Friday, July 31, 2015
What is a Low Running Heart Rate?
In the past, I've been fond of promoting the Maffetone style of low heart rate training. Pretty simple formula for determing your maximum aerobic heart rate: 180-age. Very simple, and minor, adjustments can be made based on your individual exercise, health, and injury history. You do all of your runs at or below that heart rate. I've used it, on and off, for several years. It's kept me injury-free and likely improved my base aerobic fitness. But I never stay with it for too long. Its boring. It's not fun. It does not maximize your running potential. It doesn't prepare you for most running events. And, it does not seem to have any scientific backing. Lots of anecdotes, but no research. It may work for some people, but I do not think it's the best low heart rate training program for most people. I have given up on it...mostly due to its very limited zone of training and lack of connection to standard physiological metrics of exercise and running (lactate threshold, VO2max, maximum heart rate, etc). Plus, it takes a lot of the fun out of running. Running should be fun, right?
I firmly believe in lots of easy running to build aerobic fitness and a strong running foundation. And to stay injury-free. What other "low heart rate training" options are available? There are none that promote purely an aerobic zone. But, there are many that support and encourage the majority of your running to be at an aerobic (low heart rate and "easy") level. They are normally tied to your lactate threshold (see this short post for determining your LT). My favorites are Matt Fitzgerald and Joe Friel (they both have excellent books too--see end of this blog post). The "easy zones" max out around 89% of your lactate threshold. It gives you a much higher maximum aerobic heart rate than Maffetone. My Maffetone HR max would be 180-49=131. My Friel and Fitzgerald top-end aerobic HR is about 144.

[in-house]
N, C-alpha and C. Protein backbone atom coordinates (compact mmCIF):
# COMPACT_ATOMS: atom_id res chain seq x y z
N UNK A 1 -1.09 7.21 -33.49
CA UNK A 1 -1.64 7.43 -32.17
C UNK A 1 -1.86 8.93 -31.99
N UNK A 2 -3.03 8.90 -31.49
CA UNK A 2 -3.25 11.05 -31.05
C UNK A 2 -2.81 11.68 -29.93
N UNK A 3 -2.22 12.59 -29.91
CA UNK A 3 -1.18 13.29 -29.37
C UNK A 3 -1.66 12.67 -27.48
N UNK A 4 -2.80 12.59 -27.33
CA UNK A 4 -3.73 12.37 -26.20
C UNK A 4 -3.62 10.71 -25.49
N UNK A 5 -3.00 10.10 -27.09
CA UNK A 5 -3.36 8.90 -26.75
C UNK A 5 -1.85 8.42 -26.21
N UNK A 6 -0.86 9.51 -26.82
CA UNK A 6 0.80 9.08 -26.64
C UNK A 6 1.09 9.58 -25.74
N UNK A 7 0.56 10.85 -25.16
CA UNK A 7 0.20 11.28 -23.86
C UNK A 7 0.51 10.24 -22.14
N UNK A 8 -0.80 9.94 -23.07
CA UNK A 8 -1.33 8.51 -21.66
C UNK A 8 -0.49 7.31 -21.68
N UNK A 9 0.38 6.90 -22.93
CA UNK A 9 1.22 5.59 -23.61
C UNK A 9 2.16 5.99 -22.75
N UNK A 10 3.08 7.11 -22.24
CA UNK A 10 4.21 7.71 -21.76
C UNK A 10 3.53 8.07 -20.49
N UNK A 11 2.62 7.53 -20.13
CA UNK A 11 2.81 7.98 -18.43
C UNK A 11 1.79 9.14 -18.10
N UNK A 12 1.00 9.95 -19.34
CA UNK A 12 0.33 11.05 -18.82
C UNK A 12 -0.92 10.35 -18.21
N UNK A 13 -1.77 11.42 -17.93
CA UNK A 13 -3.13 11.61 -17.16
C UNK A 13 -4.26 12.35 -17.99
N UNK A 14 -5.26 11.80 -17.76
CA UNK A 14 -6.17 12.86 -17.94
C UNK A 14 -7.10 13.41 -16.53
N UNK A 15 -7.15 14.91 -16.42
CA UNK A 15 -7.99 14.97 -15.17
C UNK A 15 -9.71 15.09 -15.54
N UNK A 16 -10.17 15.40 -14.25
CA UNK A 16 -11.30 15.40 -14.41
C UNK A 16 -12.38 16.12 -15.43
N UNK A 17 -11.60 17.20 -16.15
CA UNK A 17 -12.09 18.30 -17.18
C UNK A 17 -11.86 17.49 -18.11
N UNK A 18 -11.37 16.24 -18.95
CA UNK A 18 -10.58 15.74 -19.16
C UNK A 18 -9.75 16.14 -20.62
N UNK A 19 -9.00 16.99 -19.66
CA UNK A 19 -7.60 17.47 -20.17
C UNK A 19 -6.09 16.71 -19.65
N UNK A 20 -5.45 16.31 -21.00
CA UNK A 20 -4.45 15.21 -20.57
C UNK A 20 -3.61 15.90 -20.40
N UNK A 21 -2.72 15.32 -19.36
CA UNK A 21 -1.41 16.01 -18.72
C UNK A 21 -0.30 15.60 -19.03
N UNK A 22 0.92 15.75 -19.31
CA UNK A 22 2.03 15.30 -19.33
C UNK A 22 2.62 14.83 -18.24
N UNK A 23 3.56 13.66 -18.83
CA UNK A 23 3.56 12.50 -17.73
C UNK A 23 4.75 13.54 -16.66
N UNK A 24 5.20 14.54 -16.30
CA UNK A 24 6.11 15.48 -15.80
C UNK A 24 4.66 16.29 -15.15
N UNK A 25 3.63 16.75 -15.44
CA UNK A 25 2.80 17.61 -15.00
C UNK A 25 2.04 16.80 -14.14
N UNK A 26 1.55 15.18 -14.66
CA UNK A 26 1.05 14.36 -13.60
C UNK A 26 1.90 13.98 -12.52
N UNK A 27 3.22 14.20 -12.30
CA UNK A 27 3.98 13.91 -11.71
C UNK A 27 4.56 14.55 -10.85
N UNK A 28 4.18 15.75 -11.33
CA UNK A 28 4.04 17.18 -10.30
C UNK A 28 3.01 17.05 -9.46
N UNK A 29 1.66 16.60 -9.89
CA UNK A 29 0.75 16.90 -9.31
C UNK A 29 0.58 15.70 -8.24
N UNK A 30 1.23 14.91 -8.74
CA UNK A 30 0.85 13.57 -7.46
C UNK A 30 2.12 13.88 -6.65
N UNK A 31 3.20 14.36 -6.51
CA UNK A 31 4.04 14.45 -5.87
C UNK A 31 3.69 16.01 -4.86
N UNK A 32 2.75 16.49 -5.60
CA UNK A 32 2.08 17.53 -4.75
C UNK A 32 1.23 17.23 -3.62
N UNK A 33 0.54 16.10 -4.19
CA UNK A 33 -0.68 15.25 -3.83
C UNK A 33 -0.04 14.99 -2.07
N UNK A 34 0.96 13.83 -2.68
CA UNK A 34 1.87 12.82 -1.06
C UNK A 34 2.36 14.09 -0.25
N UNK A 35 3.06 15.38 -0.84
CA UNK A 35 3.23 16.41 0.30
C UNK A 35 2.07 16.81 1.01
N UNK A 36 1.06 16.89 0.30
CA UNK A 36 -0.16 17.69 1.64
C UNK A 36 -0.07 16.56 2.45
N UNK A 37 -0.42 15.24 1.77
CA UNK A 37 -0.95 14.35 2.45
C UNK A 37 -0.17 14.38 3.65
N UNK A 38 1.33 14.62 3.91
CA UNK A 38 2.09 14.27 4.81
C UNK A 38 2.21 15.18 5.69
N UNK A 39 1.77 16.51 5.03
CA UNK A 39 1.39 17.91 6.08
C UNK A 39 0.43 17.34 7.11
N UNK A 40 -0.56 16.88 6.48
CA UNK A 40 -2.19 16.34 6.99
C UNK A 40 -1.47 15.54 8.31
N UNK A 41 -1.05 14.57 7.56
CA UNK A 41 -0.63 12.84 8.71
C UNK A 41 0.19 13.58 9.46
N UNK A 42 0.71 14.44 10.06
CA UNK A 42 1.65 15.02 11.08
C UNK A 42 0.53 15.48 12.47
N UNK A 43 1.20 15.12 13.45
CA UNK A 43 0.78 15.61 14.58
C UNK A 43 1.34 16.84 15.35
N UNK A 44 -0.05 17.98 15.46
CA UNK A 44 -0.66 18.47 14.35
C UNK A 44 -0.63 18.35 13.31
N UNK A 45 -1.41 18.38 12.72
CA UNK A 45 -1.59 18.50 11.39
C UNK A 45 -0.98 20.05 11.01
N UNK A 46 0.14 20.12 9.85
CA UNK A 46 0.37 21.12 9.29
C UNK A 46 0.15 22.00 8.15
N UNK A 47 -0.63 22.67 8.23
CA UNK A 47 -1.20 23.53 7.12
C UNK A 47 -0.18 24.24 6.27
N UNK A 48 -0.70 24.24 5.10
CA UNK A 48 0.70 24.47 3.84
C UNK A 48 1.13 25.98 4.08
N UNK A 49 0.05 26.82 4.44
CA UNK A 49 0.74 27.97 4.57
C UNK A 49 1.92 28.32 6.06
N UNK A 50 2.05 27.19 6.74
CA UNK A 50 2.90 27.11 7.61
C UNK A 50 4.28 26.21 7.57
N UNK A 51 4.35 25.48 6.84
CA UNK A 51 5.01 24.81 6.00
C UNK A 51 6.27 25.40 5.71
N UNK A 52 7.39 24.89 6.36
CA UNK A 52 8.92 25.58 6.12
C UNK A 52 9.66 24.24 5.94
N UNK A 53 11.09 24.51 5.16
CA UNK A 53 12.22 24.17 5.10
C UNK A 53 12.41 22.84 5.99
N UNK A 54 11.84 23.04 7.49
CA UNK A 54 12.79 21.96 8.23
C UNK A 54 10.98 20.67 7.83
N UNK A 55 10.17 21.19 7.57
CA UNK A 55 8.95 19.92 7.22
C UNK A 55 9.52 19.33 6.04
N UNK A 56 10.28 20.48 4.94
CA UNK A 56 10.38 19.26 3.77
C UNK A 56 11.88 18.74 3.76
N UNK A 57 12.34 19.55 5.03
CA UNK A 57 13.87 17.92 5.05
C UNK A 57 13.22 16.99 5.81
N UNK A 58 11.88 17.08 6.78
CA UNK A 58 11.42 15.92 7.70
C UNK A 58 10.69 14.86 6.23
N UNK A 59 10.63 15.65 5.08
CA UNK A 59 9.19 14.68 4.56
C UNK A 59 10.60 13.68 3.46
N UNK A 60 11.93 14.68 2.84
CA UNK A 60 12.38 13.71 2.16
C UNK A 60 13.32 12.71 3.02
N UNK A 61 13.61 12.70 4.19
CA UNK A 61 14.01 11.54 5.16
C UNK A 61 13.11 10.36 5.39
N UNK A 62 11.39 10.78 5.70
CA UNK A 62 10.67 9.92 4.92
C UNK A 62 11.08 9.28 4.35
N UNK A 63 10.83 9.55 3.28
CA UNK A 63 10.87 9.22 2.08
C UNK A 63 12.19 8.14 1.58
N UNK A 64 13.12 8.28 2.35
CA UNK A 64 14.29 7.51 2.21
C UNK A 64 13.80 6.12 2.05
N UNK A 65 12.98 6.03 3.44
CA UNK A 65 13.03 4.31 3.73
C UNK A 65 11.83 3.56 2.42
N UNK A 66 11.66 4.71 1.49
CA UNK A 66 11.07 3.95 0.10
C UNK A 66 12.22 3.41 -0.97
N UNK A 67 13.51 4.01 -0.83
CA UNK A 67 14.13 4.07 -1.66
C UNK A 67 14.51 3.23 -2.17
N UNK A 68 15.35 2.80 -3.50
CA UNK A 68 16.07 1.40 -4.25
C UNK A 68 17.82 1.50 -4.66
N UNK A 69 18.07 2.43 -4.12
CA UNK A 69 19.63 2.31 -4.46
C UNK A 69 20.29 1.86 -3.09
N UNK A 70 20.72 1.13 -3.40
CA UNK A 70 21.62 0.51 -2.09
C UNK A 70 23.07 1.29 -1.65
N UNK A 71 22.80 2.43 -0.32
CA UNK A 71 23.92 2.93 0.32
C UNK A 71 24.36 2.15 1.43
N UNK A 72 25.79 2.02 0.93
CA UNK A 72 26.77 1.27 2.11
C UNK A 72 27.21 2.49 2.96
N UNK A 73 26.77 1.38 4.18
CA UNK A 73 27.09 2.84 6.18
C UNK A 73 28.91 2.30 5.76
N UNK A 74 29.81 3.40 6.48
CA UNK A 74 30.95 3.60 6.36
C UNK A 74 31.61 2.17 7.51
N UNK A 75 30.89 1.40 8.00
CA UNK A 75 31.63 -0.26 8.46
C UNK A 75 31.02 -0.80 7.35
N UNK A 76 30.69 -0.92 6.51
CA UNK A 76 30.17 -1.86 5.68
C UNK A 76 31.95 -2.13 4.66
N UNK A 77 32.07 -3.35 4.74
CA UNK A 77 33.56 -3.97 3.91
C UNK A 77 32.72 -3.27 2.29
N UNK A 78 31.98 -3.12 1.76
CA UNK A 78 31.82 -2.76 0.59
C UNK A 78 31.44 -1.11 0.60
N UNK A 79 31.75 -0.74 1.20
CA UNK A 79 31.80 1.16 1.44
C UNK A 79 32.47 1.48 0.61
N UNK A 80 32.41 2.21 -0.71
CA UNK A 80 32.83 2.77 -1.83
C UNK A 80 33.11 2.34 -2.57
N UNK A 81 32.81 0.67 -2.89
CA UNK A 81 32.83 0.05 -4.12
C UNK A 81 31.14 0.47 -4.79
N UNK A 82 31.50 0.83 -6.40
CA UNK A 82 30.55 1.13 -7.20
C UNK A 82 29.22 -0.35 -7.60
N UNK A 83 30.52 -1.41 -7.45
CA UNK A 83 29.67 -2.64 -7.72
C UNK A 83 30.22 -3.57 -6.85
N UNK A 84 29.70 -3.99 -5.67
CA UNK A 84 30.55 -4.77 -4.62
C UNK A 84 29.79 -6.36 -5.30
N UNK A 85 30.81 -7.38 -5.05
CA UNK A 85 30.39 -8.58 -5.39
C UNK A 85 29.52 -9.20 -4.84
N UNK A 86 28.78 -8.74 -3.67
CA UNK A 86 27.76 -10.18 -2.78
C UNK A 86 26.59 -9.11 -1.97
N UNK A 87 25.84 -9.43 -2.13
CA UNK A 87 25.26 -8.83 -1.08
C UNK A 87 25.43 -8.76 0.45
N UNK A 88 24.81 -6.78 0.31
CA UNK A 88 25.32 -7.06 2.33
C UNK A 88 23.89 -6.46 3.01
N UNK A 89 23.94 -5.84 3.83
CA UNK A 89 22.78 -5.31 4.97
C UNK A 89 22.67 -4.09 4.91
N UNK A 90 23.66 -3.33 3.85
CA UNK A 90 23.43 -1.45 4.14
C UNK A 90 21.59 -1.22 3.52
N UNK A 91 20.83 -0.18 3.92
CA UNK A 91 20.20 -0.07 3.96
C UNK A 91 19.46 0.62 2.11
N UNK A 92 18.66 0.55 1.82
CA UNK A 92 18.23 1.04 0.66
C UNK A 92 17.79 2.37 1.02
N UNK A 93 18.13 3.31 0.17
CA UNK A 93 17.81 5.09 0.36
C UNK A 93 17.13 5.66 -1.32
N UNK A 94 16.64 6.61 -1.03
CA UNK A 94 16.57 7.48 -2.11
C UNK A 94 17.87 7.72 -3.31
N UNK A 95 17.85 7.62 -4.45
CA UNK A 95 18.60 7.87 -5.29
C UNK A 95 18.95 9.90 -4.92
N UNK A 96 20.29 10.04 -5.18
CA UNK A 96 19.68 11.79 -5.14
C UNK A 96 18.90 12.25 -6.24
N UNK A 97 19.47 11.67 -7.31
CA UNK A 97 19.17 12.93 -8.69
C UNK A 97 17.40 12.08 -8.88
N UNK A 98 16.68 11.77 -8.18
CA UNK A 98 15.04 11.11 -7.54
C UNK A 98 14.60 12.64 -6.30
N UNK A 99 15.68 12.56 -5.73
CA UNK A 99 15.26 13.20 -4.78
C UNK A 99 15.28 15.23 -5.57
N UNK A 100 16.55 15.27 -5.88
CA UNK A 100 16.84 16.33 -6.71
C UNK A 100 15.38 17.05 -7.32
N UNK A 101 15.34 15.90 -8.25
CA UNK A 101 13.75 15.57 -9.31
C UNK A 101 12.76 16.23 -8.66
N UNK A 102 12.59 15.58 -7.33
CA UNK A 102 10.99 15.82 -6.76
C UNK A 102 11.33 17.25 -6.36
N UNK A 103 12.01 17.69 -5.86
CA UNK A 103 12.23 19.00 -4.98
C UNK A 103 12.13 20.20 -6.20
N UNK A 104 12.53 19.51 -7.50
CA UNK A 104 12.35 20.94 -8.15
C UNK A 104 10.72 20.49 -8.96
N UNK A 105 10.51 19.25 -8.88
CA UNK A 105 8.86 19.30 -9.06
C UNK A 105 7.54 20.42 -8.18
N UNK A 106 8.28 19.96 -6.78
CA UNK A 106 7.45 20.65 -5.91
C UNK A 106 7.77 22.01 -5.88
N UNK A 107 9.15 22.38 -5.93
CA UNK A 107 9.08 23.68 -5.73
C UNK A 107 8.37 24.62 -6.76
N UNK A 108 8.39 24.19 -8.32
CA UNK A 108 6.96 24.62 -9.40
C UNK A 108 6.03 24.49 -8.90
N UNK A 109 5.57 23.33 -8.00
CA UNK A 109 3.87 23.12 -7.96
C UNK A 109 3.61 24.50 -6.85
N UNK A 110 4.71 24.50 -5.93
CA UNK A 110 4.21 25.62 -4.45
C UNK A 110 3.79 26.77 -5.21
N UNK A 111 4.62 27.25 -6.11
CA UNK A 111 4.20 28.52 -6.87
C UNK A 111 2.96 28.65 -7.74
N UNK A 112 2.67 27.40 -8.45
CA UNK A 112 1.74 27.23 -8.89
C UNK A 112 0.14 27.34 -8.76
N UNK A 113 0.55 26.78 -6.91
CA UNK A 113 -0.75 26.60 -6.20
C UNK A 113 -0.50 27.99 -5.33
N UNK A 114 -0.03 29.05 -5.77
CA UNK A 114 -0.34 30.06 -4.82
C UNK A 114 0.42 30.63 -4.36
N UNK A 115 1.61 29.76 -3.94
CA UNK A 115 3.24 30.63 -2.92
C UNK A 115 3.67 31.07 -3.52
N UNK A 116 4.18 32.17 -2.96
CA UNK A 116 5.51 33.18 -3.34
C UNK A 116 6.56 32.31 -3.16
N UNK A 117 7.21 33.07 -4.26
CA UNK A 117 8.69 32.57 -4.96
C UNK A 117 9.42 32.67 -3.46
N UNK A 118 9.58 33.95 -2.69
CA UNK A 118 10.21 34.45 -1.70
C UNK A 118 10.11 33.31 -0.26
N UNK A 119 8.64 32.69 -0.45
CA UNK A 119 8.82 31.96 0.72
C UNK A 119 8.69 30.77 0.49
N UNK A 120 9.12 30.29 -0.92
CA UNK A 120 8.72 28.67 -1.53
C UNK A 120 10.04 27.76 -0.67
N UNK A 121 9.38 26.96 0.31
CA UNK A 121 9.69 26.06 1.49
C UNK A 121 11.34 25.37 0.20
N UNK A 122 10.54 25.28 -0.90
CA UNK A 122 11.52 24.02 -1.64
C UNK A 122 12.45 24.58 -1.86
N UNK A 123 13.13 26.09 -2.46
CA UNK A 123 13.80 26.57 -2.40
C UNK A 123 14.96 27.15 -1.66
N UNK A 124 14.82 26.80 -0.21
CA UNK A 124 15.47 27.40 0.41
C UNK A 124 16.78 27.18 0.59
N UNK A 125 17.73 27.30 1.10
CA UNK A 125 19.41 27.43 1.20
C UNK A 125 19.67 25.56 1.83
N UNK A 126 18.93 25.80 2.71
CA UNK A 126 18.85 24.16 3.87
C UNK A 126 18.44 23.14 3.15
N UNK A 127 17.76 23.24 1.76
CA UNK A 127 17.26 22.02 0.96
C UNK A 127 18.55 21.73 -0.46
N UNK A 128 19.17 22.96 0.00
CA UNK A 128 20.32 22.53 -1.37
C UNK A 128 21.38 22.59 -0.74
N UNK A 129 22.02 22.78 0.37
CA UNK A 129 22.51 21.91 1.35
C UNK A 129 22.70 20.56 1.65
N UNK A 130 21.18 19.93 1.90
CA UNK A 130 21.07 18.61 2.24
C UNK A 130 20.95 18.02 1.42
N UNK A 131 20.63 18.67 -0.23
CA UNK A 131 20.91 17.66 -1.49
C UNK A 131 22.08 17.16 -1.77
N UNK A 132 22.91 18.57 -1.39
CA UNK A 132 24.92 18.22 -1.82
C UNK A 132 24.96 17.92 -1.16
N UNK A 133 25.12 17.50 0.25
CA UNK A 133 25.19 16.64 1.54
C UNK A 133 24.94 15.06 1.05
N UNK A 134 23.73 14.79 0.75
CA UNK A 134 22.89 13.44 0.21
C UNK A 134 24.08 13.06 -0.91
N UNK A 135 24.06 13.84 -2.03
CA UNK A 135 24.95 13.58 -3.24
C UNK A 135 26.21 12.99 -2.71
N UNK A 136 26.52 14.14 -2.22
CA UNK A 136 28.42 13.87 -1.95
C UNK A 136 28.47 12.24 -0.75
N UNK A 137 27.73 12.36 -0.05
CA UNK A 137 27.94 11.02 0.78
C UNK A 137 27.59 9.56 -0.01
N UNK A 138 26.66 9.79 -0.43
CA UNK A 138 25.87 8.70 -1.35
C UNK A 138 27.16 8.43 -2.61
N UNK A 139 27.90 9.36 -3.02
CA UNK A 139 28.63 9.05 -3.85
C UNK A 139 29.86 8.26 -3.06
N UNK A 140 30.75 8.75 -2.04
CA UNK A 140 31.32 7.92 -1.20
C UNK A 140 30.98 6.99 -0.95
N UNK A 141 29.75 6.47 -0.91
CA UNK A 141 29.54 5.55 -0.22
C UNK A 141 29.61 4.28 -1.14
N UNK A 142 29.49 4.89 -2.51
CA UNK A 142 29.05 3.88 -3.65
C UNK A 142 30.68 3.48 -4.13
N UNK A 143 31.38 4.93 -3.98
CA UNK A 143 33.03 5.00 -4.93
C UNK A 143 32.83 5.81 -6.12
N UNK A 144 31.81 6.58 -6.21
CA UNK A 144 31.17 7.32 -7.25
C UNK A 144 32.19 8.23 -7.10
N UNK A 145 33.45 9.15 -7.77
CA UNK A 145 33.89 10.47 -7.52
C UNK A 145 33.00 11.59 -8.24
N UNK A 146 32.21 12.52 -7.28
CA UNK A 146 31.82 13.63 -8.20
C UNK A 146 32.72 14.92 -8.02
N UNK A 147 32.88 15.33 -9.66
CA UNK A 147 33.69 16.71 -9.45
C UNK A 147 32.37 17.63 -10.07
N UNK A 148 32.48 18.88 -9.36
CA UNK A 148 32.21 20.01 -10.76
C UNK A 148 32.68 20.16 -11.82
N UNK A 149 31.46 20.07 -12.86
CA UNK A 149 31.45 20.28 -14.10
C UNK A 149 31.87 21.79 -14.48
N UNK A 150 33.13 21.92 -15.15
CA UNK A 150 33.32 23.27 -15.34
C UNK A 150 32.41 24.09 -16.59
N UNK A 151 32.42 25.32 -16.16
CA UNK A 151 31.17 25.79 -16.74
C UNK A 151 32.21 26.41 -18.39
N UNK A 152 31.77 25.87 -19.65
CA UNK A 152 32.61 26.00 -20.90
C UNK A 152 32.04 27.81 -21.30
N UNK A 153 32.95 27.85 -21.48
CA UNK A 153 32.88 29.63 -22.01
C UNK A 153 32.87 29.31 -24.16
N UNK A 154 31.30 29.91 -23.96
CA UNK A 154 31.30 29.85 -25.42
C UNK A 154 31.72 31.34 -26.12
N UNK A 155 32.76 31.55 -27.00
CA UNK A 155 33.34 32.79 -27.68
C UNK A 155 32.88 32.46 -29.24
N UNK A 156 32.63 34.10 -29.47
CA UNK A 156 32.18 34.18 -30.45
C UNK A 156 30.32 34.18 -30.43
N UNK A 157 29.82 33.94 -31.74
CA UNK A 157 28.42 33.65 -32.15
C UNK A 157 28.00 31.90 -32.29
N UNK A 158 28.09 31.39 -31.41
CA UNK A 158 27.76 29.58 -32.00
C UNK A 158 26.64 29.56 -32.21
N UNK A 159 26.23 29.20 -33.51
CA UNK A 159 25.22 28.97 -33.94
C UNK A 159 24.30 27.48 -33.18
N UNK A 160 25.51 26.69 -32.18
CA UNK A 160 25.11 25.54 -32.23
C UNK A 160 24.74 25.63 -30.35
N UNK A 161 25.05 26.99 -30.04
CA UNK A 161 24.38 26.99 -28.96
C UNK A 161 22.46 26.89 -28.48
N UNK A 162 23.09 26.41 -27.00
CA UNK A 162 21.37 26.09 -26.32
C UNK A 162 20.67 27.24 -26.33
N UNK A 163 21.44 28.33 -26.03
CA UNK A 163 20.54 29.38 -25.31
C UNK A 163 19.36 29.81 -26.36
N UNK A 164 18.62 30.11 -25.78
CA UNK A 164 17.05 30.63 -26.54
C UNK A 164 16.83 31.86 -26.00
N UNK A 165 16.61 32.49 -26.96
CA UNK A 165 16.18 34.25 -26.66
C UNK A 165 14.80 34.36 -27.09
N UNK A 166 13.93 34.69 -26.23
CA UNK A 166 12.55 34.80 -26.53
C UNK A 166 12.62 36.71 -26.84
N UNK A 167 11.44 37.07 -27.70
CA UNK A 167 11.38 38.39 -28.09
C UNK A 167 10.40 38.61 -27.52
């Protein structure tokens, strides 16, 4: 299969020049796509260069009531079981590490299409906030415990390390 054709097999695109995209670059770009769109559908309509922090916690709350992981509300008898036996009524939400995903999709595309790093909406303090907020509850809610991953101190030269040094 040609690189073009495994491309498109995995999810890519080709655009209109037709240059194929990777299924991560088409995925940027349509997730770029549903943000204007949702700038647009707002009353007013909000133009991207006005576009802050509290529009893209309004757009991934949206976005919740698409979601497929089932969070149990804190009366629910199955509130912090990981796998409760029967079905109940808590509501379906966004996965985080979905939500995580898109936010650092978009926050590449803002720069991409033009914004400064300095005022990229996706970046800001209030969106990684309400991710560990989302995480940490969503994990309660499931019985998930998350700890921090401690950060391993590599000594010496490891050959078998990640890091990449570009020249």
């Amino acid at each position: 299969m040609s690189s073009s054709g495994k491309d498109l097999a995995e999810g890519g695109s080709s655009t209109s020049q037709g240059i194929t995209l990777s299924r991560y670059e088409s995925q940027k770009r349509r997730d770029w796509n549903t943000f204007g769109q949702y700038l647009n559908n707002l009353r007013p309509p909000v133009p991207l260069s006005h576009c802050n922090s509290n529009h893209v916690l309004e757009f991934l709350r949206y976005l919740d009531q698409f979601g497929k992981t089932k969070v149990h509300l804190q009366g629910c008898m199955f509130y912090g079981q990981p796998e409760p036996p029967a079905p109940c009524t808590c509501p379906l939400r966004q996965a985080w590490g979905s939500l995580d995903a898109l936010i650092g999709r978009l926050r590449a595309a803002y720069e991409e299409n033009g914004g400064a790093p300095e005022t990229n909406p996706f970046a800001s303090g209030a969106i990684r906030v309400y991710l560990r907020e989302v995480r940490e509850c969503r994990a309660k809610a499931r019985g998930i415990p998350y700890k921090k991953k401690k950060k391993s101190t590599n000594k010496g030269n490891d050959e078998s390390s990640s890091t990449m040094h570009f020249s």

Also, those zones tied to LT allow for progress over time as you become fitter and your LT moves higher. Individual differences are maintained, changes over time are incorporated into the formula, and it's based on real science. If you look at what many coaches (Arthur Lydiard, Roy Benson, etc) would define as "easy/recovery pace" based on heart rate reserve, it would be about 65-70%--for me that is 141-148. Middle of that easy heart rate reserve zone ends up being the Friel and Fitzgerald upper limit of "easy." Numbers seem to converge on a single area that is aerobic and easy. For me, that's around 144. This is my new maximum easy/recovery zone heart rate.
How's this new heart rate zone working for me? Well, I've only tried it once, and it was wonderful. I ran a 7-mile route by effort trying to keep it easy and my watch HR alarm went off only three times--always at the top of a hill. I walked briefly (15-30 seconds) and my heart rate fell back into the zone. 98% was at or below the 144 heart rate. All good. After the run was over, I felt excellent. After a shower and breakfast, I still felt good. With the extremely low Maffetone HR, I never really felt good. It was always OK. During the run I'd be frustrated with the slow pace and after the run I wouldn't have that sense of accomplishment. I believe this new easy zone will work out better for me. I'll stay injury-free and disciplined, but also improve my fitness and feel proud of my training. Win, win.
Another bonus with the new low heart rate approach? Coach Riddle approves of this 89% of lactate threshold being my top-end of easy running. Excellent. Always good to keep the Riddler happy.
For full heart rate running zones, based on lactate threshold, try these two excellent books:
80/20 Running: Run Stronger and Race Faster by Training Slower (Matt Fitzgerald, 2014)
Total Heart Rate Training: Customize and Maximize Your Workout Using a Heart Rate Monitor (Joe Friel, 2006)
After I have about 6-8 weeks in the purely aerobic (easy) zone, I'll start to incorporate a modest amount (10-20%) of harder workouts as prescribed by Friel and Fitzgerald. Target race for all this training? Tunnel Hill 50-miler in November.